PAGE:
As a physics professor at BYU-Idaho, J. Ryan Nielson has learned that the best way to really learn is through experiences and mistakes. In today’s BYU-Idaho devotional address, Nielson taught that the same applies to our mortal life.  

“Generally, students learn the most when they incorrectly predict what will happen. When they make their own honest mistakes and correct them. This learning tends to be meaningful, deep, and lasting,” Nielson said. “One of the purposes of this life is to learn by our own experience that we need to make mistakes and resolve them.”  

Nielson focused his remarks on the Atonement of Jesus Christ, which enables us to overcome and learn from mistakes. To illustrate the importance of Jesus Christ’s sacrifice for us, Nielson shared an experience with his father.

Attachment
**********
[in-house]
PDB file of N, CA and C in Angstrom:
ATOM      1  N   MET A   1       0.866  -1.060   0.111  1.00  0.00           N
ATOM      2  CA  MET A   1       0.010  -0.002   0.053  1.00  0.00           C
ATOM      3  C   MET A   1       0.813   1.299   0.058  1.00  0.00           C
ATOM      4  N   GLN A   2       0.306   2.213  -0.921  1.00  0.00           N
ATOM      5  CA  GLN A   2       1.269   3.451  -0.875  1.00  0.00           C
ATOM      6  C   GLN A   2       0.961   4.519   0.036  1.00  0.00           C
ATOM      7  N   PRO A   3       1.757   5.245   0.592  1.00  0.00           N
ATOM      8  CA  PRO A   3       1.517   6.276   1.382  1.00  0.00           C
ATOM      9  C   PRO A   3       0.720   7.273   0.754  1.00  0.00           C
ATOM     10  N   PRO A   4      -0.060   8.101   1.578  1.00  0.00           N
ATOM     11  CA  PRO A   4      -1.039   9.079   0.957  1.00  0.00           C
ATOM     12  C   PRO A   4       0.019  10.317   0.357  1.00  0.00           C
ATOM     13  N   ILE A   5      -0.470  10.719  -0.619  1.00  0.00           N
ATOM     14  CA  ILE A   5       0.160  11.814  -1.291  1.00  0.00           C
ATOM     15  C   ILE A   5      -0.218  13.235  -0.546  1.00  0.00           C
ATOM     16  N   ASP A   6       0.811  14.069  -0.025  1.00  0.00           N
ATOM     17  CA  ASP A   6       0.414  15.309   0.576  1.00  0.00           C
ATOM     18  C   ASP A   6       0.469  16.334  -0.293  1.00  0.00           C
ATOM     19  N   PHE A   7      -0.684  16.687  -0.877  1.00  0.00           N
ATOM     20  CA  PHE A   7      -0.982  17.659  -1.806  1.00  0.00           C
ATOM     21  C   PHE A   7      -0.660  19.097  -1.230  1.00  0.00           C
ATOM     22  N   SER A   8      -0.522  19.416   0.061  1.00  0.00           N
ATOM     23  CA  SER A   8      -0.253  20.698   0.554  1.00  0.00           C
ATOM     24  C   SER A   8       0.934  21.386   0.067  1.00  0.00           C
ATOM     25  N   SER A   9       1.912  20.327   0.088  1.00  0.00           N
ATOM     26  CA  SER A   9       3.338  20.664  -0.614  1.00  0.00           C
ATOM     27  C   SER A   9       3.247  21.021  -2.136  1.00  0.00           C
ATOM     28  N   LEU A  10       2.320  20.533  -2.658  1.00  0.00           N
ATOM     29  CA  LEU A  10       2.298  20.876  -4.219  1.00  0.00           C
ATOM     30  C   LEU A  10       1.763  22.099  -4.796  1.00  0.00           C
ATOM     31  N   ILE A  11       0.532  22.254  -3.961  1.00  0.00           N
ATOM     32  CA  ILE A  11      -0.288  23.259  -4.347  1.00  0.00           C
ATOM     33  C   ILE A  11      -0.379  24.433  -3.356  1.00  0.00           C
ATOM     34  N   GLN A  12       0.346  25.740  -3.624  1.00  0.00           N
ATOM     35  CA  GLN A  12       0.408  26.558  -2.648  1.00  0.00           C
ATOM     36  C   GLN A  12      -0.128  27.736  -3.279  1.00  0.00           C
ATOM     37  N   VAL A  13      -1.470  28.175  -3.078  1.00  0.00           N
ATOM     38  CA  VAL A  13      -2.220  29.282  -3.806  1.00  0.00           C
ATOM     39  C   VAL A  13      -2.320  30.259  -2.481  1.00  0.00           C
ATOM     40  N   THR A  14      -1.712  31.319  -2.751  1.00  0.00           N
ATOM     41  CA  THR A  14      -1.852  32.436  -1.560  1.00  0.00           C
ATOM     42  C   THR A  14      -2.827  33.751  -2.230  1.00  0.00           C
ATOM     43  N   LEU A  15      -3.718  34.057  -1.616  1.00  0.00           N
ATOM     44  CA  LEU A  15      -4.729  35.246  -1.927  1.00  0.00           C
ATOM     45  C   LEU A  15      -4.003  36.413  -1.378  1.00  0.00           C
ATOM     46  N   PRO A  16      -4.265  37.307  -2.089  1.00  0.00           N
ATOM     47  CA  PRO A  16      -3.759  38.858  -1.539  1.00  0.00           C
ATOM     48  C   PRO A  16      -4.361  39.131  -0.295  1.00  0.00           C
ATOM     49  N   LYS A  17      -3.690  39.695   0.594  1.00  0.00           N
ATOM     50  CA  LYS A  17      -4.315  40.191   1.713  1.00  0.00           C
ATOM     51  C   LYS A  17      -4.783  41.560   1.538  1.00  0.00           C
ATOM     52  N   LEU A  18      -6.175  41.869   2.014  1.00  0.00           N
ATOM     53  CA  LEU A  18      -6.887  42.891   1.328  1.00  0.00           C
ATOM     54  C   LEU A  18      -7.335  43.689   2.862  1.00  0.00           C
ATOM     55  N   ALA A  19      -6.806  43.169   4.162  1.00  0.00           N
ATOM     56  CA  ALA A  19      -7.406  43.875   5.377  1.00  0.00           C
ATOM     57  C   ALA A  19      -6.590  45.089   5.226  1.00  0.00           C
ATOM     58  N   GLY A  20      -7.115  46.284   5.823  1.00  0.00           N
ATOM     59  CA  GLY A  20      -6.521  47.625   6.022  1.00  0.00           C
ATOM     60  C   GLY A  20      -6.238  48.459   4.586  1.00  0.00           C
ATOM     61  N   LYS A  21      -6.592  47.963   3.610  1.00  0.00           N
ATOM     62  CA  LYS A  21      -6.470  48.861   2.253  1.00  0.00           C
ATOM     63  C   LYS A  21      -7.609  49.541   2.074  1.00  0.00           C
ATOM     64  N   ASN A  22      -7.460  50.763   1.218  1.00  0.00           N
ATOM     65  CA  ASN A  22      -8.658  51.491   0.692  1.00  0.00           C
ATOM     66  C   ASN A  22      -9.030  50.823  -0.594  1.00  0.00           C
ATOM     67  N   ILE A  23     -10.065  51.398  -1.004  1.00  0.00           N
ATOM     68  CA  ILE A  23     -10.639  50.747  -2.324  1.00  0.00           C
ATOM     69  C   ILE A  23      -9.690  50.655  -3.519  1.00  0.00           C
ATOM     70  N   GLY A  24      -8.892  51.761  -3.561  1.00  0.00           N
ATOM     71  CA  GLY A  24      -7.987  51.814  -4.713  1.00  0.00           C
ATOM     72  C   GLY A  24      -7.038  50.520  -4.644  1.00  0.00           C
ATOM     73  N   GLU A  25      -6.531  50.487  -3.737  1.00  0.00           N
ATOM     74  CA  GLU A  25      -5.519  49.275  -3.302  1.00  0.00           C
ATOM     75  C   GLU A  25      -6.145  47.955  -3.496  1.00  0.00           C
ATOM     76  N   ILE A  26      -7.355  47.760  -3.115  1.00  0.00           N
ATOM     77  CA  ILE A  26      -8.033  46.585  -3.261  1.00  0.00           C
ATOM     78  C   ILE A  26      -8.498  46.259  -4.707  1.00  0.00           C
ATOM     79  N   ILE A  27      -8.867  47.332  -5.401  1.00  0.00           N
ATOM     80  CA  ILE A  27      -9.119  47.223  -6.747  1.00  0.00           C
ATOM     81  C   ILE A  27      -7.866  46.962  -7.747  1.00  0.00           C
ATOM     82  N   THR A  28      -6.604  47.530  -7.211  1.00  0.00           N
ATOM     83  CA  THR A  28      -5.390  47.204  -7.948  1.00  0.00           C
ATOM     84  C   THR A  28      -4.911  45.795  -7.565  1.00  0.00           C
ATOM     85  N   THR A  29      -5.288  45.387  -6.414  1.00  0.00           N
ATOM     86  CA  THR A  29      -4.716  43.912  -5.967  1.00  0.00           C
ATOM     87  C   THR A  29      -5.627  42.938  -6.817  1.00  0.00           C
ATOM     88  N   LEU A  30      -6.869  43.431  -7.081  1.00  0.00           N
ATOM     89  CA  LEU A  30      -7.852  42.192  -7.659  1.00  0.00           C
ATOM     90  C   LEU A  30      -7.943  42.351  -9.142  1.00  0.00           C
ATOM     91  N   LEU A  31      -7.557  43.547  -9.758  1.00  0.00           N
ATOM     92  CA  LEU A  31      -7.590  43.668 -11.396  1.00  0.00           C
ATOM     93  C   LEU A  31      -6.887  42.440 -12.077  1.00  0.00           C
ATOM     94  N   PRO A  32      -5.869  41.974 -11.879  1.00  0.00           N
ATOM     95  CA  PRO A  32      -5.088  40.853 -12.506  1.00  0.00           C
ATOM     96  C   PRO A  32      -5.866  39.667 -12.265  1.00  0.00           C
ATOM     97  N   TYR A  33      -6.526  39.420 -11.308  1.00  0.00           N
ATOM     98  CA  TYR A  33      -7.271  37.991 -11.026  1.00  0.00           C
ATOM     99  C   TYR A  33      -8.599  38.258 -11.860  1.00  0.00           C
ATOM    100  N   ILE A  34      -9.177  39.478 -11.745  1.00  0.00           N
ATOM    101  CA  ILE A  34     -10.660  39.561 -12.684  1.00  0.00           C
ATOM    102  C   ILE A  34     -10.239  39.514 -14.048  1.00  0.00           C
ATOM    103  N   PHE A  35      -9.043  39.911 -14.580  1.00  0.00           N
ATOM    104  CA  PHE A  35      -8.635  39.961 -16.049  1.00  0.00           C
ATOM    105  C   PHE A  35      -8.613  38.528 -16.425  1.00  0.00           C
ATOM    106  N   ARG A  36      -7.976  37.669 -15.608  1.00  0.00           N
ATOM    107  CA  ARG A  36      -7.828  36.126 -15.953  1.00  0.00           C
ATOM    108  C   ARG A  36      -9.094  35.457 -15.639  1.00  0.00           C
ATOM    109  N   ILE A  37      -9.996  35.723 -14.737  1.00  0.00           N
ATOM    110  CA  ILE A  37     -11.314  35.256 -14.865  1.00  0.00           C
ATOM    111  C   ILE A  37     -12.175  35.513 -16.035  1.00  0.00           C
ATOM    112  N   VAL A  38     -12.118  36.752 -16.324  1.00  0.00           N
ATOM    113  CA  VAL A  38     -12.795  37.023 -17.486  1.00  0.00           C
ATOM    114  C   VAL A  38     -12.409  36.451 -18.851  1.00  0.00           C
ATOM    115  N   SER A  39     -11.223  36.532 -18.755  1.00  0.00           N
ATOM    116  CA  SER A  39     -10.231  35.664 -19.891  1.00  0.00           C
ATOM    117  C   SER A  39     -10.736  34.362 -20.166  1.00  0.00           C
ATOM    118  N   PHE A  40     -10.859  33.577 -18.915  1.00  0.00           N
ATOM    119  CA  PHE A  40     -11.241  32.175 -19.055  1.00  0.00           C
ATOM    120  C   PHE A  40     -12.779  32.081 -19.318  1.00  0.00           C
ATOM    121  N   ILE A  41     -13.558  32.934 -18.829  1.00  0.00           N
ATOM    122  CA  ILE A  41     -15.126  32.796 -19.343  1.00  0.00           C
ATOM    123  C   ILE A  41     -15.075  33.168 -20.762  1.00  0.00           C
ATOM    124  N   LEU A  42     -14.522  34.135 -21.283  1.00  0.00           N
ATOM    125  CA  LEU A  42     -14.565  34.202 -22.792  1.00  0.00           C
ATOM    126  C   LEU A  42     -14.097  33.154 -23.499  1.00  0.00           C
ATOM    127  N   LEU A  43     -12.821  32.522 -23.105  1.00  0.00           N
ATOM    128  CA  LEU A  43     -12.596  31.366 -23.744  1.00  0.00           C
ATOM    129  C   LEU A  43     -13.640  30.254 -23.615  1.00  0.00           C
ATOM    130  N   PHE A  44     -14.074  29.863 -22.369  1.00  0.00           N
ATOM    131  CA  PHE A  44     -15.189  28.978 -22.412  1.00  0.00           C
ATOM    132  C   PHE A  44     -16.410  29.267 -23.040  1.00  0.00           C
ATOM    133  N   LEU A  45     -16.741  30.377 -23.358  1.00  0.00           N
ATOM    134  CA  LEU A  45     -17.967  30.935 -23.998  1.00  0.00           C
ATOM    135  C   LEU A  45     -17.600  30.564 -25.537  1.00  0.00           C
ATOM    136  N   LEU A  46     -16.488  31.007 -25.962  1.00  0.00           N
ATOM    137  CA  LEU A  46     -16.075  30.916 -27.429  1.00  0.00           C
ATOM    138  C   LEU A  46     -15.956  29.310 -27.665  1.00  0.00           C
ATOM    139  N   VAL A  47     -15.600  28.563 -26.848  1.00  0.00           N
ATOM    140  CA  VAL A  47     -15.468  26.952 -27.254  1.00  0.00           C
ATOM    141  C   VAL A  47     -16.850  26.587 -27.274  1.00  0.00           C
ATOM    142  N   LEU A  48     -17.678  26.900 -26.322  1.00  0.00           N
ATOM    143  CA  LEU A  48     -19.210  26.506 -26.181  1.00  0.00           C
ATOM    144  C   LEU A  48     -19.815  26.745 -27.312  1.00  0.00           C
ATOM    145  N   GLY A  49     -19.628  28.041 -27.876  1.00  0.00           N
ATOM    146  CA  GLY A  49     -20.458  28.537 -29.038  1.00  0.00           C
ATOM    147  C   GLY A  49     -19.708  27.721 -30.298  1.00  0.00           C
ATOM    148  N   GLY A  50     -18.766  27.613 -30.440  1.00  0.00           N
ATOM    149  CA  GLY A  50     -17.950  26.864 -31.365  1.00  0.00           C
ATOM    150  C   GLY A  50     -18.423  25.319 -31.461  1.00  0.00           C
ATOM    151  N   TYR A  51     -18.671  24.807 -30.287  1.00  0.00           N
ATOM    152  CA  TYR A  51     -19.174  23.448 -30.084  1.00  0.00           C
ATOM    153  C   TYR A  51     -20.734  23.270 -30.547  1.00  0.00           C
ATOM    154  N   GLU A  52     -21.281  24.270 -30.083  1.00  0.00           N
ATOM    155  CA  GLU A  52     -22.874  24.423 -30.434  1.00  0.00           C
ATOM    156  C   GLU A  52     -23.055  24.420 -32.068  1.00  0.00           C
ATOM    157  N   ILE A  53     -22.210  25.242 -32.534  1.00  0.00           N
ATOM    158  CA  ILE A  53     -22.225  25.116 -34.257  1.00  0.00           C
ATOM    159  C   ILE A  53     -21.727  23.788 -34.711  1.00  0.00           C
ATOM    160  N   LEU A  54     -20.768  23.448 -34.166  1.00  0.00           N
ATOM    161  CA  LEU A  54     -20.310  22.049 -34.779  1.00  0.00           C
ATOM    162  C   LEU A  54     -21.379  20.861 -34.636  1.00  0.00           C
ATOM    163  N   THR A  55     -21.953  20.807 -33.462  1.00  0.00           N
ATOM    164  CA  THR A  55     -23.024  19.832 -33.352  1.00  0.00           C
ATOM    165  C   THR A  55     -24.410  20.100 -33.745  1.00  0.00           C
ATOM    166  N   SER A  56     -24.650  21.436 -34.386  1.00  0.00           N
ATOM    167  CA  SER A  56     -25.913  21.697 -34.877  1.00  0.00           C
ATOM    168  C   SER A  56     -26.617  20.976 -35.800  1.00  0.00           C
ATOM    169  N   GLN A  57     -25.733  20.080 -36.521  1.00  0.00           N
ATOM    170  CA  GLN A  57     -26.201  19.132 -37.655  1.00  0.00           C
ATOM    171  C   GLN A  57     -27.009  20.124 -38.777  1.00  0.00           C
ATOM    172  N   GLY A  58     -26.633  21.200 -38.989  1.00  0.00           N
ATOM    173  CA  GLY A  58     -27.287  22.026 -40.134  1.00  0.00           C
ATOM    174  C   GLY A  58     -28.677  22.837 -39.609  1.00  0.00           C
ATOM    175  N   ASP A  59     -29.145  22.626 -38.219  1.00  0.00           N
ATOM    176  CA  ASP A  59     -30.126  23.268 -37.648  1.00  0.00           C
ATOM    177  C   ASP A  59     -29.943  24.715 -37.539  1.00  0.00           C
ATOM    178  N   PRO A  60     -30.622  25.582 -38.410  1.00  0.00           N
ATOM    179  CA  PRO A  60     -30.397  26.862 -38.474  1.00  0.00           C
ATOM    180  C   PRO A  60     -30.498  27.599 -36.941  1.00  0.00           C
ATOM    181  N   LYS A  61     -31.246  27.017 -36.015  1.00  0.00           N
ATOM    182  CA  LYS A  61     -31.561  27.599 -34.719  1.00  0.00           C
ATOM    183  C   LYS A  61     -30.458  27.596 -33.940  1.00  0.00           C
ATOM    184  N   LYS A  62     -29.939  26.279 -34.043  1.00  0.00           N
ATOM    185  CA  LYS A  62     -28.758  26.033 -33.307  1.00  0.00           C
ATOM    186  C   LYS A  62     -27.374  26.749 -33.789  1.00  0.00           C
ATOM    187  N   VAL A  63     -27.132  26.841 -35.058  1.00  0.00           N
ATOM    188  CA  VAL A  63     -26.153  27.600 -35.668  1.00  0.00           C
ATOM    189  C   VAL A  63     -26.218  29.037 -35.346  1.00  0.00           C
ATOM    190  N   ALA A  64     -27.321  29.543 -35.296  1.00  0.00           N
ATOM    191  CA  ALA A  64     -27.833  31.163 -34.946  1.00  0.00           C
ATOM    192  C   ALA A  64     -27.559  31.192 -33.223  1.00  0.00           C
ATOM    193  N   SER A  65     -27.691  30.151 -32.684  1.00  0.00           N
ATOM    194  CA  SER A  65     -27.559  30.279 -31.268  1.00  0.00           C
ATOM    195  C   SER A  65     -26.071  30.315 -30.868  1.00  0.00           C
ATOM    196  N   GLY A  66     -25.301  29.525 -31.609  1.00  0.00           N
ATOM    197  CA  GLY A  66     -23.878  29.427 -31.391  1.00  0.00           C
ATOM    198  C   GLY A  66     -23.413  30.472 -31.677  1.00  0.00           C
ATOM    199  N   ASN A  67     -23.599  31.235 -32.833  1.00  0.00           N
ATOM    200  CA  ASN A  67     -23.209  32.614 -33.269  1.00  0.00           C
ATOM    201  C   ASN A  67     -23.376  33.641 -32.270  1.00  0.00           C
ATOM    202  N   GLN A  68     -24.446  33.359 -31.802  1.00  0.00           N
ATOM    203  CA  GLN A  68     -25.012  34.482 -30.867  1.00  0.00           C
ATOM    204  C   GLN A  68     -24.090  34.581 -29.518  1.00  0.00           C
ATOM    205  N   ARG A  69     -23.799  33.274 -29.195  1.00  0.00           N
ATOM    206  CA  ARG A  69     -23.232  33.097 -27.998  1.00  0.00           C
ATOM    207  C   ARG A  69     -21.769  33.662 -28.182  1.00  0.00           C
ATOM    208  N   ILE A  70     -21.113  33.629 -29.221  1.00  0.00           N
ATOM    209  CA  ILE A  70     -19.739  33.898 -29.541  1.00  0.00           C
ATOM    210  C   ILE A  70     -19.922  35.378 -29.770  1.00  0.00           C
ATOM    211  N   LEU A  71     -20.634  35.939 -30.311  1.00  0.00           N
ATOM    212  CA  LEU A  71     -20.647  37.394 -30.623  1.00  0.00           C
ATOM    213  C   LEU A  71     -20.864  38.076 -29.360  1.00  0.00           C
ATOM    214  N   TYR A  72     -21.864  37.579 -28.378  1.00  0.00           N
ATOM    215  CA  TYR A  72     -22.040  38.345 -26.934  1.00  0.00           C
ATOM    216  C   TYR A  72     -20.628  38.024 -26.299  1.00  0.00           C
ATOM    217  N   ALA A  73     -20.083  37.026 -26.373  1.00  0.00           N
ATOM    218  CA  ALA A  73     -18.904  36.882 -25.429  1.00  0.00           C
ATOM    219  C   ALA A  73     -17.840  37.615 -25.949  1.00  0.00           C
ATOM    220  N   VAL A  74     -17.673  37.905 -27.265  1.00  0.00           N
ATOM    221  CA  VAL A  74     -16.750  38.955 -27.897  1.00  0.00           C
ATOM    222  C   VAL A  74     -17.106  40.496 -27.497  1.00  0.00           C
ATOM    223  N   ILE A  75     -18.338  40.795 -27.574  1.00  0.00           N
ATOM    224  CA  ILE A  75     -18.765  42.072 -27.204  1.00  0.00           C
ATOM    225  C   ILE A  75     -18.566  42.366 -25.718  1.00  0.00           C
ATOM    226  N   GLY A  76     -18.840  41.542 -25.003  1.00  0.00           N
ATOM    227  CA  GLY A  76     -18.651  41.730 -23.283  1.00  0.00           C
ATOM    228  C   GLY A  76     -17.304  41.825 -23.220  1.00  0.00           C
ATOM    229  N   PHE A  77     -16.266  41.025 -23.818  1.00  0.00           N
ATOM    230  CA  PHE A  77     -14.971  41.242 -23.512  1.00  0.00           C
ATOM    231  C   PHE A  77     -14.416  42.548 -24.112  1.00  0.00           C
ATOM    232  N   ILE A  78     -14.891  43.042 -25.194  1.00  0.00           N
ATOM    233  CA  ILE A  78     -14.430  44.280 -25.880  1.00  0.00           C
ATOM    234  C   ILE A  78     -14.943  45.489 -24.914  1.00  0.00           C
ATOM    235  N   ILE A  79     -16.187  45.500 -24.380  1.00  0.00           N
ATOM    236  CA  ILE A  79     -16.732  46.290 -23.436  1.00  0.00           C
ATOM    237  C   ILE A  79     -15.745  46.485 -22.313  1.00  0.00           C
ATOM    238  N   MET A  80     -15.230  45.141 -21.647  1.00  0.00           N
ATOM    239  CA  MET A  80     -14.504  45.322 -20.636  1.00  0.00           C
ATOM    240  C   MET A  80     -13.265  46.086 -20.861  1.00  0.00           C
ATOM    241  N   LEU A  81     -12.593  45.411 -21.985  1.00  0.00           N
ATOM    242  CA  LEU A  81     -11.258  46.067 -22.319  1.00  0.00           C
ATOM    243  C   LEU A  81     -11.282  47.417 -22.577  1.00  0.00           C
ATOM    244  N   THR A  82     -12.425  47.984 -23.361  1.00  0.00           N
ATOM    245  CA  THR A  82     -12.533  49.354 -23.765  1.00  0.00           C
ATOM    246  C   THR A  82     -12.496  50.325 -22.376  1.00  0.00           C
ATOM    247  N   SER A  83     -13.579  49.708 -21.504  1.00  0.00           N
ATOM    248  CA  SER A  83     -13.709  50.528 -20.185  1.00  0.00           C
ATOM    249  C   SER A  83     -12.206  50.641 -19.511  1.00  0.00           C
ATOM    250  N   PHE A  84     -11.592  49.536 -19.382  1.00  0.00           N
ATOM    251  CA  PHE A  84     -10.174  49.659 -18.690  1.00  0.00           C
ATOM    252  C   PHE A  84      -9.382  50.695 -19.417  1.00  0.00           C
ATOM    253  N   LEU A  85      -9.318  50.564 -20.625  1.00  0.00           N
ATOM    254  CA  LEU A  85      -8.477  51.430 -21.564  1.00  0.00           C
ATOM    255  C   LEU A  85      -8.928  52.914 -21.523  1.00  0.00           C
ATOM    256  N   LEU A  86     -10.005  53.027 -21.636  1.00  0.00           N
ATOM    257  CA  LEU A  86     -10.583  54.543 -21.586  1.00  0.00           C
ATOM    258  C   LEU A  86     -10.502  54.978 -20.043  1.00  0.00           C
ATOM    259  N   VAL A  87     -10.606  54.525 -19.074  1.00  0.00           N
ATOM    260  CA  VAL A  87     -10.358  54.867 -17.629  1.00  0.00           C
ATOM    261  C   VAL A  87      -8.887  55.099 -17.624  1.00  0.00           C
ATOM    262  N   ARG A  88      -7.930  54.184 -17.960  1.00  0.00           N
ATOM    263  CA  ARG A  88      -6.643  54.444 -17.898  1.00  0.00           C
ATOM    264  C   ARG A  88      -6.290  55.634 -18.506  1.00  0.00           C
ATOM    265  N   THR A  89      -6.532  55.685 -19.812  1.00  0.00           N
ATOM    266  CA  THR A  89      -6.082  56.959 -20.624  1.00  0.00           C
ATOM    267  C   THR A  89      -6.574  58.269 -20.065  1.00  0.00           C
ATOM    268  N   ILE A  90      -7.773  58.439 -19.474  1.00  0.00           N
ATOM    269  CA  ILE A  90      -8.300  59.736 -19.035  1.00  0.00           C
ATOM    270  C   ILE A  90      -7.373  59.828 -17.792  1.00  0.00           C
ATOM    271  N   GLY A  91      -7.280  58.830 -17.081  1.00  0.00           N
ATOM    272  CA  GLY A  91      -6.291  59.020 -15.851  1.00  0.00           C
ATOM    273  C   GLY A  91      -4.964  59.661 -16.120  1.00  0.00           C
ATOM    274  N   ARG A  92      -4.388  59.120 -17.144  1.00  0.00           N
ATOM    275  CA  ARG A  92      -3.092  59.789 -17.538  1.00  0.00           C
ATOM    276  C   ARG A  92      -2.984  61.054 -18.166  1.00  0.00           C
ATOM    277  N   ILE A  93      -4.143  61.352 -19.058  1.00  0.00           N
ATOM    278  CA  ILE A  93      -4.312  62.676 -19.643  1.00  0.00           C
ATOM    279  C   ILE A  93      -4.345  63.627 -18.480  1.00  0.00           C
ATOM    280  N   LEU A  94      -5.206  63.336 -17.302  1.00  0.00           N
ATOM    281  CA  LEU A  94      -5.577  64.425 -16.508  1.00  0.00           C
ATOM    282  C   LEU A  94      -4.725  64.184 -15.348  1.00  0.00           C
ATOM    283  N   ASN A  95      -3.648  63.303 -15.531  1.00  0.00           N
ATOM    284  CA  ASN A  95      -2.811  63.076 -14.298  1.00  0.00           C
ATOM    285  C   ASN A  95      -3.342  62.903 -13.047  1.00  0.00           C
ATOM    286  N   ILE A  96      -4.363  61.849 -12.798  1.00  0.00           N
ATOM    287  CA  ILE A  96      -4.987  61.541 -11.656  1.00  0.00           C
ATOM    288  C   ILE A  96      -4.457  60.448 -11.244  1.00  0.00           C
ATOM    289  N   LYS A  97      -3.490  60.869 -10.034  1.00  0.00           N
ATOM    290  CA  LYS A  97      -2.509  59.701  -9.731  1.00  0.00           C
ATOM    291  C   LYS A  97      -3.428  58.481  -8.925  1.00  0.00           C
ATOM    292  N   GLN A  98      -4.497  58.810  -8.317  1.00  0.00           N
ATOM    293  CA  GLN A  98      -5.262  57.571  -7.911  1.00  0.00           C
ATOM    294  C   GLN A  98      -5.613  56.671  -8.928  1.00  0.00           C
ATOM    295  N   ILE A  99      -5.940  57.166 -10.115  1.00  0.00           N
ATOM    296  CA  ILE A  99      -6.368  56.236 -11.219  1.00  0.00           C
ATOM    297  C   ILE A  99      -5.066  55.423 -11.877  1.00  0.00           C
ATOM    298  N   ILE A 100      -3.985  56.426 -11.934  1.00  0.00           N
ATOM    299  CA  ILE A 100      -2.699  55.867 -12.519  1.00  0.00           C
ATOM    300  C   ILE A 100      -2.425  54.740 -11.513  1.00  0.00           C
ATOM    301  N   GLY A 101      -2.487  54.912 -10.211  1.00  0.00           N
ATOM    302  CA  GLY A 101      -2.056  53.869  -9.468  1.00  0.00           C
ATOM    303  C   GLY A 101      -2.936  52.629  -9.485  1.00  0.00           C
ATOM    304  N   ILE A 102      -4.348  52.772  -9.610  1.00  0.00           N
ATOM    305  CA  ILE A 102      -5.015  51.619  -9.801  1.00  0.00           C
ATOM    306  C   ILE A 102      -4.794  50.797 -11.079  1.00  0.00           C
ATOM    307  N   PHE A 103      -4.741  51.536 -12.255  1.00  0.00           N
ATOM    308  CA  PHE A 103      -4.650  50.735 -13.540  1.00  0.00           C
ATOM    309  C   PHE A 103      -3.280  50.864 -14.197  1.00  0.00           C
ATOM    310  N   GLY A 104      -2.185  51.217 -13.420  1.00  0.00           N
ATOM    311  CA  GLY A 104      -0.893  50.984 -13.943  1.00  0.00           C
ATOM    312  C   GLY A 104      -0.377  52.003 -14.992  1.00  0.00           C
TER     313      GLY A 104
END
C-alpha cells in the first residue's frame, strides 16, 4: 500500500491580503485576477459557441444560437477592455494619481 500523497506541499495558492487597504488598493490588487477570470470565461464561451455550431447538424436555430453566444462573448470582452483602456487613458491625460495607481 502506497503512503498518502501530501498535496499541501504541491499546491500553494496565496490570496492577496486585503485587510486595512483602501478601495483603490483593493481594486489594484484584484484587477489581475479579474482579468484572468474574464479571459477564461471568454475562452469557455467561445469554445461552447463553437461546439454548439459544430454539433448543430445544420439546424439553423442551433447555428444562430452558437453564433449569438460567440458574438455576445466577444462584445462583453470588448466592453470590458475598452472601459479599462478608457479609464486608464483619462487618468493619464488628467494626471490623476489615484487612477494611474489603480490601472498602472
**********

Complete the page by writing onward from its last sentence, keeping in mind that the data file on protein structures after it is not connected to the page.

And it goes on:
“My dad carried some great burdens himself because of his service in World War 2,” Nielson said. “The only radio operator for an artillery unit, he experienced very difficult things in Saipan and other campaigns in the South Pacific.” 

Despite the trauma he faced in war, Nielson’s father wanted his son to have the opportunity to raise a family and pursue an education.  

“I would volunteer to go in your stead,” his father said. “I have been in combat and would better be able to survive than you.” 

Nielson compared the love and sacrifice from his father to the love and sacrifice that Jesus Christ made for us. 

Many years later, Nielson’s father felt the power of Christ’s Atonement as he worked to overcome past struggles and help others do the same. Nielson shared that story in an interview with BYU-Idaho Radio.  

Fifty years after serving in the military, Nielson’s father was trying to help someone else who had similar struggles. After counseling with his bishop, he felt prompted to pray and ask forgiveness for something he didn’t realize was wrong. After the prayer, he said that for the first time in 50 years he had a good night’s sleep.  

“We don’t understand what war does to people but that the Atonement is built for those kinds of things,” Nielson said. “Not just the things that we’ve done that are wrong, but things that can happen to us.”